@RedNinetyFour I expect a deal too. But, Rockets could always "draft and stash" with one or both second rounders. Keep roster spots open.
— Chris A. White (@fyrebear) February 9, 2017
I wrote this morning about the draft picks owned by the Rockets this summer, in response to which the reader above pointed out the draft-and-stash option in the event that Houston retains all three selections. I agree that barring a trade, such a route will be the likely course of action.
Any major deal would almost certainly include Corey Brewer, not only because he is largely dispensable in relation to his teammates, but primarily due to his price tag. On the books for $7,612,172 this season, Brewer is the trade chip that will allow the Rockets to bring back major salary for salary matching purposes. A potential obstacle could be, however, the $7,579,366 still owed to Brewer next season. For instance, if the Magic found Houston’s young assets enticing enough to part with Serge Ibaka, would they balk at having Brewer on the books for another year? The thinking there might be that even if losing Ibaka in the summer, having a clean cap sheet could be preferable to the Magic, even if getting back other assets.
Tyler Ennis’ entire existence on this roster is predicated upon the $1,733,880 he is owed this season. Were it not for that figure, he already would have been cut in favor of a more deserving young man.
And then there are Montrezl Harrell and K.J. McDaniels, the actual sweeteners to a potential deal, draft picks notwithstanding. Harrell is on the books this year at $1,045,000 and $1,090,000 next season; McDaniels is due $3,333,333 this year, and $3,476,874 next year, but with a team option. Harrell is real value, even if a product of this system, leading the league in points per possession, as I highlighted earlier in the week. He can help a team immediately, and on the cheap, to the point where I would be reluctant to give him up except for an impact player. McDaniels is a different case. He has floundered now under two Houston coaches after being completely given up on by a franchise that wasn’t even trying to win. How is he perceived by NBA GM’s? If even Mike D’Antoni, the greatest innovator in the league could not untap his potential, will anyone else be willing to try? At the least though, McDaniels does not carry negative value.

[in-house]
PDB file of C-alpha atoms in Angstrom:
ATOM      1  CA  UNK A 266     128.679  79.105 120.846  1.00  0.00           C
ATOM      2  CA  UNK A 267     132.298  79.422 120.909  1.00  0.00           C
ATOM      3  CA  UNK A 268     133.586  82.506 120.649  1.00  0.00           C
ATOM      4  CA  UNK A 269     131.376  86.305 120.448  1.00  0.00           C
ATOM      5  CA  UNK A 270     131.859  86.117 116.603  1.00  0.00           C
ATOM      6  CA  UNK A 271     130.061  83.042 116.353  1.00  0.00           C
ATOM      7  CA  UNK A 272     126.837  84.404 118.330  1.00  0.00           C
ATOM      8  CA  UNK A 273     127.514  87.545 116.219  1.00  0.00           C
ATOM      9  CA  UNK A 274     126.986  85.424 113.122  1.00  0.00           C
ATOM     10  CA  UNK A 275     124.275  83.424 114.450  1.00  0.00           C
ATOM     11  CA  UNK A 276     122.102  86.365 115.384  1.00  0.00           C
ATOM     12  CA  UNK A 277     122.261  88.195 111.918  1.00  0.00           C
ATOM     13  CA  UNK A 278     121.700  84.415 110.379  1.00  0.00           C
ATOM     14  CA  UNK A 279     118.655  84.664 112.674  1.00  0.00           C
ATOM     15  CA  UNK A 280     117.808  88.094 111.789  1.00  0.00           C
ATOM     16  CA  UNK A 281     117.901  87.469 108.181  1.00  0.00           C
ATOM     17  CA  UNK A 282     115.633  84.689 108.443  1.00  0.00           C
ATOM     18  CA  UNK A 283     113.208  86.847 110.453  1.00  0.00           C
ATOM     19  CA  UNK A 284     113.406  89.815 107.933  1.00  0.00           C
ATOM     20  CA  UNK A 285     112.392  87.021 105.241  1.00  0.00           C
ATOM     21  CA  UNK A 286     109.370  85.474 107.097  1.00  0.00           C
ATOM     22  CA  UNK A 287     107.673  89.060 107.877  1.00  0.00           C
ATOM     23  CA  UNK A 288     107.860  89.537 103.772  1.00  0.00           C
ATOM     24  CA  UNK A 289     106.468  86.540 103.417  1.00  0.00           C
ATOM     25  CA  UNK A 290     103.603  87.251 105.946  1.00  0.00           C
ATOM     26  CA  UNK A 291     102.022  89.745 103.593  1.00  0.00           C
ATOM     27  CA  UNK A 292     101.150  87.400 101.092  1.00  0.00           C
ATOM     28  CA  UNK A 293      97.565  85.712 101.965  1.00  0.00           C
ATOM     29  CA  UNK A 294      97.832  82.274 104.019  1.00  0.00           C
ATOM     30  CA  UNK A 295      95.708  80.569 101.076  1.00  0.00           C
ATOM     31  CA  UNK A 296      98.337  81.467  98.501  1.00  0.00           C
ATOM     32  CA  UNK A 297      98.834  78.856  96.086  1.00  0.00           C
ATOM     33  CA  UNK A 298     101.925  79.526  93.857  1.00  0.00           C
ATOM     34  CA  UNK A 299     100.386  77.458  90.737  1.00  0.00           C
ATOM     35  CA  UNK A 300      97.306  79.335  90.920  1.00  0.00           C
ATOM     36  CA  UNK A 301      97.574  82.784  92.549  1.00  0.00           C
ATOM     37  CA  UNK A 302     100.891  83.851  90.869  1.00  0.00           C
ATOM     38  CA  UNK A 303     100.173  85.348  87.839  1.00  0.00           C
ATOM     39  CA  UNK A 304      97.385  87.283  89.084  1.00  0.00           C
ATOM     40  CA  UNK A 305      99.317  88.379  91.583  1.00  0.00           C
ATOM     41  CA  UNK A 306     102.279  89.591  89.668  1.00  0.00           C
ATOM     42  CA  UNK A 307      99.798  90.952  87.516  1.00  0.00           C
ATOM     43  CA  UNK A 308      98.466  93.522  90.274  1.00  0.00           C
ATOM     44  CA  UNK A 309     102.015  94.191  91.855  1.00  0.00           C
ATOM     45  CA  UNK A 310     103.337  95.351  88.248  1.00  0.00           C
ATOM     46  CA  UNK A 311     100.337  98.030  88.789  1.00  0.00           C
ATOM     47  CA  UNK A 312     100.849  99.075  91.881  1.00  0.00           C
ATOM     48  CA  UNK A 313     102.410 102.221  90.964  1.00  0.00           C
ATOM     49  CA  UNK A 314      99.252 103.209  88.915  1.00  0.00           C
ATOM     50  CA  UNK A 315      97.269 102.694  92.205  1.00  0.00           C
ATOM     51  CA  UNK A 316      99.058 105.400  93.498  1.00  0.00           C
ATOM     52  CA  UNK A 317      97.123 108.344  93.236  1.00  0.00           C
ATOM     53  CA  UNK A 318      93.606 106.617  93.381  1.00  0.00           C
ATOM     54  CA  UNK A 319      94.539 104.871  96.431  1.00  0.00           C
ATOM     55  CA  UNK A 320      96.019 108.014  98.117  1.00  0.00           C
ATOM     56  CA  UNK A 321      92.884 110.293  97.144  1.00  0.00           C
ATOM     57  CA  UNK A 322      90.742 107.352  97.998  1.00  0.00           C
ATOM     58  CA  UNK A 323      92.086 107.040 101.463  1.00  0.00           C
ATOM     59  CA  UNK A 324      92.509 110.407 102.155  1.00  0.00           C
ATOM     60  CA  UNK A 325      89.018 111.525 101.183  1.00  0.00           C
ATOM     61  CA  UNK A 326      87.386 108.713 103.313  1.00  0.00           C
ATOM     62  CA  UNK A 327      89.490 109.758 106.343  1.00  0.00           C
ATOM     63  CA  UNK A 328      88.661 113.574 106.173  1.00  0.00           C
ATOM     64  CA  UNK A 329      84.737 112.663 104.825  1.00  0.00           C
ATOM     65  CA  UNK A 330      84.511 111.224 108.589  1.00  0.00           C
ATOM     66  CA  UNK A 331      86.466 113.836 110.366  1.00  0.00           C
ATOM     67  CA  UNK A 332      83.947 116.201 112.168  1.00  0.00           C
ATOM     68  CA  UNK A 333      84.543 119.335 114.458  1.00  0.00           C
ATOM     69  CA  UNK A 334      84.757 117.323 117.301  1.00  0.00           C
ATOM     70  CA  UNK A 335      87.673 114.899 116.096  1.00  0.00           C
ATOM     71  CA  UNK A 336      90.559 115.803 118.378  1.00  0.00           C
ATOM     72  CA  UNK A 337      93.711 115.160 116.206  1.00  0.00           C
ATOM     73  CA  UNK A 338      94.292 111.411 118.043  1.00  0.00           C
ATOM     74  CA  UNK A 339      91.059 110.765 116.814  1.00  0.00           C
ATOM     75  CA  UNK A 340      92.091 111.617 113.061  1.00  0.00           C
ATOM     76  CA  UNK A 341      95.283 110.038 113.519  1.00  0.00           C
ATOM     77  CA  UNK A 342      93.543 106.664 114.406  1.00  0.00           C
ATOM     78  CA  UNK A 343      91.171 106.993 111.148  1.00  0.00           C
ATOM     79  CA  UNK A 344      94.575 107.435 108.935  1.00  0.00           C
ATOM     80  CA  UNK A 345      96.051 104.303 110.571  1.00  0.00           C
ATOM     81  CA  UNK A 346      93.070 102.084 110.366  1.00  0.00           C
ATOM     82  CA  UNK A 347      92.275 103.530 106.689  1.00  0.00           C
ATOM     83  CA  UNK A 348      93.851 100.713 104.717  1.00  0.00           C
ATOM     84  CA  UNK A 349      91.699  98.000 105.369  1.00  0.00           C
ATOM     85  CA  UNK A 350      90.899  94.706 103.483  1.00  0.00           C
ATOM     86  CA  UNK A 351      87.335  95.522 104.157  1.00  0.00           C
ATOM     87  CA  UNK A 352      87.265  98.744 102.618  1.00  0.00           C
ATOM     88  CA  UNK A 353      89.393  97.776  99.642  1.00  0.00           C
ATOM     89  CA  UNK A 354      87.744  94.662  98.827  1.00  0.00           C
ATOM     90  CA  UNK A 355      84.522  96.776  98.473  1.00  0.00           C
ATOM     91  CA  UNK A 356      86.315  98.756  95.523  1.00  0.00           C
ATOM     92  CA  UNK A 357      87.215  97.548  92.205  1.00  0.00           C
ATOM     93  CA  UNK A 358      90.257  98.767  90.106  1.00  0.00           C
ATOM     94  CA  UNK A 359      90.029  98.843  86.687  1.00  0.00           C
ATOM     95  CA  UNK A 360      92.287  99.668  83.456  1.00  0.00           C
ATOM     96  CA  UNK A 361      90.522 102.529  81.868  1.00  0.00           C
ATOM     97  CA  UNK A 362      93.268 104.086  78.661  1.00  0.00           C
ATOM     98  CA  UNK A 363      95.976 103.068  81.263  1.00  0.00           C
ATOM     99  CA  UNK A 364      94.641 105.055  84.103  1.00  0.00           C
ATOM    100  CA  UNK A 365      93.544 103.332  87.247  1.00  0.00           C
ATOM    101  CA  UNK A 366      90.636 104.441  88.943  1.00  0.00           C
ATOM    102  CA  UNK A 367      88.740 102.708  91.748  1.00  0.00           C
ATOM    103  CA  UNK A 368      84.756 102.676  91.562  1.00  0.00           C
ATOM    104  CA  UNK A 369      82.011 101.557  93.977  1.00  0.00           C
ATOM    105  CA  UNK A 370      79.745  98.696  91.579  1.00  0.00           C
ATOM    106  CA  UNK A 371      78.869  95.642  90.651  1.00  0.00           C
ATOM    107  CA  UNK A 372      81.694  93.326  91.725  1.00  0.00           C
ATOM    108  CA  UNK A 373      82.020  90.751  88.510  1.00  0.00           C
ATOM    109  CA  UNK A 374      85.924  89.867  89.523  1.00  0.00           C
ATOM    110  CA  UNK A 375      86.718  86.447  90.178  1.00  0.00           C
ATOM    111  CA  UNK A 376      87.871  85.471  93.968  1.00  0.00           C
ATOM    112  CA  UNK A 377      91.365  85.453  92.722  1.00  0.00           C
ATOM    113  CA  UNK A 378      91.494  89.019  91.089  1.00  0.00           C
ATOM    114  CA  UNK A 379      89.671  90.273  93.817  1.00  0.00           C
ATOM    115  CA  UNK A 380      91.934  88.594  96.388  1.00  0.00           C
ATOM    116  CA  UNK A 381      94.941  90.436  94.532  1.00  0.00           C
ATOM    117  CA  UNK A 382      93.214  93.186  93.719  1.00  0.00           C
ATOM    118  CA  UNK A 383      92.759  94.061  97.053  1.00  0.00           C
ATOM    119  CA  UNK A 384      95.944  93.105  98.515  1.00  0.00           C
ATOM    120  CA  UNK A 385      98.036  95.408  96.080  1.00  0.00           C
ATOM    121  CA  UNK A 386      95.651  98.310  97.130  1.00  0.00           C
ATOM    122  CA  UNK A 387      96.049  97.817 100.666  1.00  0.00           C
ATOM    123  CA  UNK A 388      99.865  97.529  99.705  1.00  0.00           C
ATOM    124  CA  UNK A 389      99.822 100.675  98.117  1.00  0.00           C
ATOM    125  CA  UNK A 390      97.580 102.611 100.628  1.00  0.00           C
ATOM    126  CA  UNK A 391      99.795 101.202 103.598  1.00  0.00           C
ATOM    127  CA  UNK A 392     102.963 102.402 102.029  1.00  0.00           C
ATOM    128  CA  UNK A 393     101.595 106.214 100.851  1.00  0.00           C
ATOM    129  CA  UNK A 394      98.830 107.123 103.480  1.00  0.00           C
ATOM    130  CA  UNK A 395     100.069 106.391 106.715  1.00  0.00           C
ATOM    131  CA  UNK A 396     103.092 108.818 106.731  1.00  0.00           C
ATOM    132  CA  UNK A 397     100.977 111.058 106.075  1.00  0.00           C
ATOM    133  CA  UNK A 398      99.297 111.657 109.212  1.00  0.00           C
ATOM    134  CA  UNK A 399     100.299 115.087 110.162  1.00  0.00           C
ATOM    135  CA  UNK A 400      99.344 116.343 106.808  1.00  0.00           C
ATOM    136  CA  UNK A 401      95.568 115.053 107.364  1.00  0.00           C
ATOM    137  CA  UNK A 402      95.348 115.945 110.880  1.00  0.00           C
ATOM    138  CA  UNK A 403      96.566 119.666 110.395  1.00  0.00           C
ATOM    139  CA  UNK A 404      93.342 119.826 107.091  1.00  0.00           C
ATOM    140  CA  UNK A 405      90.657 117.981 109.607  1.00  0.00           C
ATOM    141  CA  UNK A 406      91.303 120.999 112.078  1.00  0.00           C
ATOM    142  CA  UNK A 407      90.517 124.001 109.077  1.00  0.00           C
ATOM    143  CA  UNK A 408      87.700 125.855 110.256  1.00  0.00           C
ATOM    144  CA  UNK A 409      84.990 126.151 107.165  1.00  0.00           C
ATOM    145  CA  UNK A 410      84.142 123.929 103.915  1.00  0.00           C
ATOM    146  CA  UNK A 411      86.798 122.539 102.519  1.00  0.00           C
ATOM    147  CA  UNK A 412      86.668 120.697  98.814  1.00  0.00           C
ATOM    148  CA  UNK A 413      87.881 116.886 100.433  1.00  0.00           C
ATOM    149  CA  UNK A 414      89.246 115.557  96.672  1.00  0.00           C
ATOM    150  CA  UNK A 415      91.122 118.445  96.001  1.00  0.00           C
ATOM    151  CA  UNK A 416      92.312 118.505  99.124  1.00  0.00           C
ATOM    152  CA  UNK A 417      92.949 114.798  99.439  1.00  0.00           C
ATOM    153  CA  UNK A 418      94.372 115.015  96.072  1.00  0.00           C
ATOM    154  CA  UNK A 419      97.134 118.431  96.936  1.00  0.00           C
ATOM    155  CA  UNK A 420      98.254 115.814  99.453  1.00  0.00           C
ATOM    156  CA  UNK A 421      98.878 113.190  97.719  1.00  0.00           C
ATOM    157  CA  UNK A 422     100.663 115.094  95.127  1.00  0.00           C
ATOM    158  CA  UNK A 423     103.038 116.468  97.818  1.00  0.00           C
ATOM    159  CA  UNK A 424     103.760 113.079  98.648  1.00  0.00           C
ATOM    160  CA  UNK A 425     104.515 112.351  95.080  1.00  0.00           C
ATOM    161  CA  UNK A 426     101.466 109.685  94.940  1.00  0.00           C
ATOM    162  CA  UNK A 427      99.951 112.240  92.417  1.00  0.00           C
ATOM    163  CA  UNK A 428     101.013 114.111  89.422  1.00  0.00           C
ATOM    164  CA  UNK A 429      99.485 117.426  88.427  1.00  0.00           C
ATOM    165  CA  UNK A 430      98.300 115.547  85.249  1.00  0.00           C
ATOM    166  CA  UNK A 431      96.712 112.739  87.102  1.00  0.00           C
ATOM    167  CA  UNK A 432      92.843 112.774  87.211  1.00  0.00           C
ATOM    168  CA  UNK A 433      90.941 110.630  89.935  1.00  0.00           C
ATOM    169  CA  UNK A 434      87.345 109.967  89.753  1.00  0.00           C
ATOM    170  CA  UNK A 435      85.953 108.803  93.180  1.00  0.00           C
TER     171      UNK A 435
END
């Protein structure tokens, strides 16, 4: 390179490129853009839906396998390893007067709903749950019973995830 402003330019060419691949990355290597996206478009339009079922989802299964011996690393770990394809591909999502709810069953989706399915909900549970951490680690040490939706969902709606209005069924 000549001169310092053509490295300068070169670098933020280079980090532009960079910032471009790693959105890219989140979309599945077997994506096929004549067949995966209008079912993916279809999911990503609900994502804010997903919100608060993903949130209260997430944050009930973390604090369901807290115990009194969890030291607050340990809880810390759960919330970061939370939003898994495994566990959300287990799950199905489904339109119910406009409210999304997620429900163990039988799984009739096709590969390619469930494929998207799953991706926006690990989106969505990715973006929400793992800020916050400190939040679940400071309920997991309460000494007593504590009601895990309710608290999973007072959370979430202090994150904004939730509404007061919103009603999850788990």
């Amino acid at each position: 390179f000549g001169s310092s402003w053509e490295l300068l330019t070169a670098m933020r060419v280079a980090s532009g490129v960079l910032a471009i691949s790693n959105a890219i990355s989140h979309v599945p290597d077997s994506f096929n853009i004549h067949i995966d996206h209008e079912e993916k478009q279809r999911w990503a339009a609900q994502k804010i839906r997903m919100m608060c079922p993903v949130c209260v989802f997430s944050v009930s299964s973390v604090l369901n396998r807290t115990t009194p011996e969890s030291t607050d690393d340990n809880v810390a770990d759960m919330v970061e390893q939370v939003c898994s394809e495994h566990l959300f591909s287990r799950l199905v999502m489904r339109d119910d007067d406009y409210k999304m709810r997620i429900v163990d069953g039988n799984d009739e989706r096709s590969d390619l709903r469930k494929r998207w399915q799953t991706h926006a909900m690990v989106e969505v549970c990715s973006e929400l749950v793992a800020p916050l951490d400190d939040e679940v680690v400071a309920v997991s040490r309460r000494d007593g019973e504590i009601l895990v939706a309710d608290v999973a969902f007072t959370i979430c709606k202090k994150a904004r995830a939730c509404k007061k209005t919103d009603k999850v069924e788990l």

Sam Dekker and Clint Capela are untouchable unless if presented with the type of deal that will not be available.